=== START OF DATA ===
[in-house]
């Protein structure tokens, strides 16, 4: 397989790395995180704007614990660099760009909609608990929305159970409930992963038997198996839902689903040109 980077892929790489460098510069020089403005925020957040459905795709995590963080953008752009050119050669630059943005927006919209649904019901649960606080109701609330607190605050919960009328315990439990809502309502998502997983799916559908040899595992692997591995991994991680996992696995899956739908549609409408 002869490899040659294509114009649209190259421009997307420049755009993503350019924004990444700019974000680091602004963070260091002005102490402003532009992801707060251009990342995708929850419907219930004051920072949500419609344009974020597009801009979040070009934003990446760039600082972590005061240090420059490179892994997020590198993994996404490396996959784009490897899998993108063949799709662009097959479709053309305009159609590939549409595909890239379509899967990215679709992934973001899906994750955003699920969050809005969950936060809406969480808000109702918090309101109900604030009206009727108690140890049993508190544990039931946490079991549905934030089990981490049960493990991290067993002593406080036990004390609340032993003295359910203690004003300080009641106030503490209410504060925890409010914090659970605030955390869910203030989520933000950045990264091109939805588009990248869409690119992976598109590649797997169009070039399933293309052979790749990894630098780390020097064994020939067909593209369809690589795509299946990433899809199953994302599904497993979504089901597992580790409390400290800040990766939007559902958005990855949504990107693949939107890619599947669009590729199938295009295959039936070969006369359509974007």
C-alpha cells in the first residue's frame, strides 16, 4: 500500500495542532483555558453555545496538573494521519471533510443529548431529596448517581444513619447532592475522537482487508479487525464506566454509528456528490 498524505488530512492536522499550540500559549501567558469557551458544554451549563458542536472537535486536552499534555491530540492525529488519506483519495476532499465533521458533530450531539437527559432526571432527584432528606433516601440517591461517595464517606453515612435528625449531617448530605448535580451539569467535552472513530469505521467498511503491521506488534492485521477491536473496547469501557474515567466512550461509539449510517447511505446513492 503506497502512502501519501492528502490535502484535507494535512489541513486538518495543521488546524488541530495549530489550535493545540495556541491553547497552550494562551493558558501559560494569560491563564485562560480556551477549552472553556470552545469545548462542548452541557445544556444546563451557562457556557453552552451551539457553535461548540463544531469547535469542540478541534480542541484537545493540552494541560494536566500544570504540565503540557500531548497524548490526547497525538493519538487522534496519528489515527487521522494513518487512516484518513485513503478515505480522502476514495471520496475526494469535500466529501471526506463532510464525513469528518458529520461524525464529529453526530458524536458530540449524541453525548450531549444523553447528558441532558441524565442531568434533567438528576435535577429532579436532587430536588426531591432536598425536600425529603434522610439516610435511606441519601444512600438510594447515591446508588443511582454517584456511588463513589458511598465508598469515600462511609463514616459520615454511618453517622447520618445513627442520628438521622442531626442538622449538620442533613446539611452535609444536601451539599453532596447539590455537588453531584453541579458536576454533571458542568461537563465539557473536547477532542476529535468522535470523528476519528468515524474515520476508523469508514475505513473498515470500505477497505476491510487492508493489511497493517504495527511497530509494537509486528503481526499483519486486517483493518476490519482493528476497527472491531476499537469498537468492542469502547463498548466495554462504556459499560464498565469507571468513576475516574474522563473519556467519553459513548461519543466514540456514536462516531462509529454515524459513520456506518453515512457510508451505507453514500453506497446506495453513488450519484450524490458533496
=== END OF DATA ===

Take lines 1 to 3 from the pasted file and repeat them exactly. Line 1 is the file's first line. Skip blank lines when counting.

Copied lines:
[in-house]
């Protein structure tokens, strides 16, 4: 397989790395995180704007614990660099760009909609608990929305159970409930992963038997198996839902689903040109 980077892929790489460098510069020089403005925020957040459905795709995590963080953008752009050119050669630059943005927006919209649904019901649960606080109701609330607190605050919960009328315990439990809502309502998502997983799916559908040899595992692997591995991994991680996992696995899956739908549609409408 002869490899040659294509114009649209190259421009997307420049755009993503350019924004990444700019974000680091602004963070260091002005102490402003532009992801707060251009990342995708929850419907219930004051920072949500419609344009974020597009801009979040070009934003990446760039600082972590005061240090420059490179892994997020590198993994996404490396996959784009490897899998993108063949799709662009097959479709053309305009159609590939549409595909890239379509899967990215679709992934973001899906994750955003699920969050809005969950936060809406969480808000109702918090309101109900604030009206009727108690140890049993508190544990039931946490079991549905934030089990981490049960493990991290067993002593406080036990004390609340032993003295359910203690004003300080009641106030503490209410504060925890409010914090659970605030955390869910203030989520933000950045990264091109939805588009990248869409690119992976598109590649797997169009070039399933293309052979790749990894630098780390020097064994020939067909593209369809690589795509299946990433899809199953994302599904497993979504089901597992580790409390400290800040990766939007559902958005990855949504990107693949939107890619599947669009590729199938295009295959039936070969006369359509974007």
C-alpha cells in the first residue's frame, strides 16, 4: 500500500495542532483555558453555545496538573494521519471533510443529548431529596448517581444513619447532592475522537482487508479487525464506566454509528456528490 498524505488530512492536522499550540500559549501567558469557551458544554451549563458542536472537535486536552499534555491530540492525529488519506483519495476532499465533521458533530450531539437527559432526571432527584432528606433516601440517591461517595464517606453515612435528625449531617448530605448535580451539569467535552472513530469505521467498511503491521506488534492485521477491536473496547469501557474515567466512550461509539449510517447511505446513492 503506497502512502501519501492528502490535502484535507494535512489541513486538518495543521488546524488541530495549530489550535493545540495556541491553547497552550494562551493558558501559560494569560491563564485562560480556551477549552472553556470552545469545548462542548452541557445544556444546563451557562457556557453552552451551539457553535461548540463544531469547535469542540478541534480542541484537545493540552494541560494536566500544570504540565503540557500531548497524548490526547497525538493519538487522534496519528489515527487521522494513518487512516484518513485513503478515505480522502476514495471520496475526494469535500466529501471526506463532510464525513469528518458529520461524525464529529453526530458524536458530540449524541453525548450531549444523553447528558441532558441524565442531568434533567438528576435535577429532579436532587430536588426531591432536598425536600425529603434522610439516610435511606441519601444512600438510594447515591446508588443511582454517584456511588463513589458511598465508598469515600462511609463514616459520615454511618453517622447520618445513627442520628438521622442531626442538622449538620442533613446539611452535609444536601451539599453532596447539590455537588453531584453541579458536576454533571458542568461537563465539557473536547477532542476529535468522535470523528476519528468515524474515520476508523469508514475505513473498515470500505477497505476491510487492508493489511497493517504495527511497530509494537509486528503481526499483519486486517483493518476490519482493528476497527472491531476499537469498537468492542469502547463498548466495554462504556459499560464498565469507571468513576475516574474522563473519556467519553459513548461519543466514540456514536462516531462509529454515524459513520456506518453515512457510508451505507453514500453506497446506495453513488450519484450524490458533496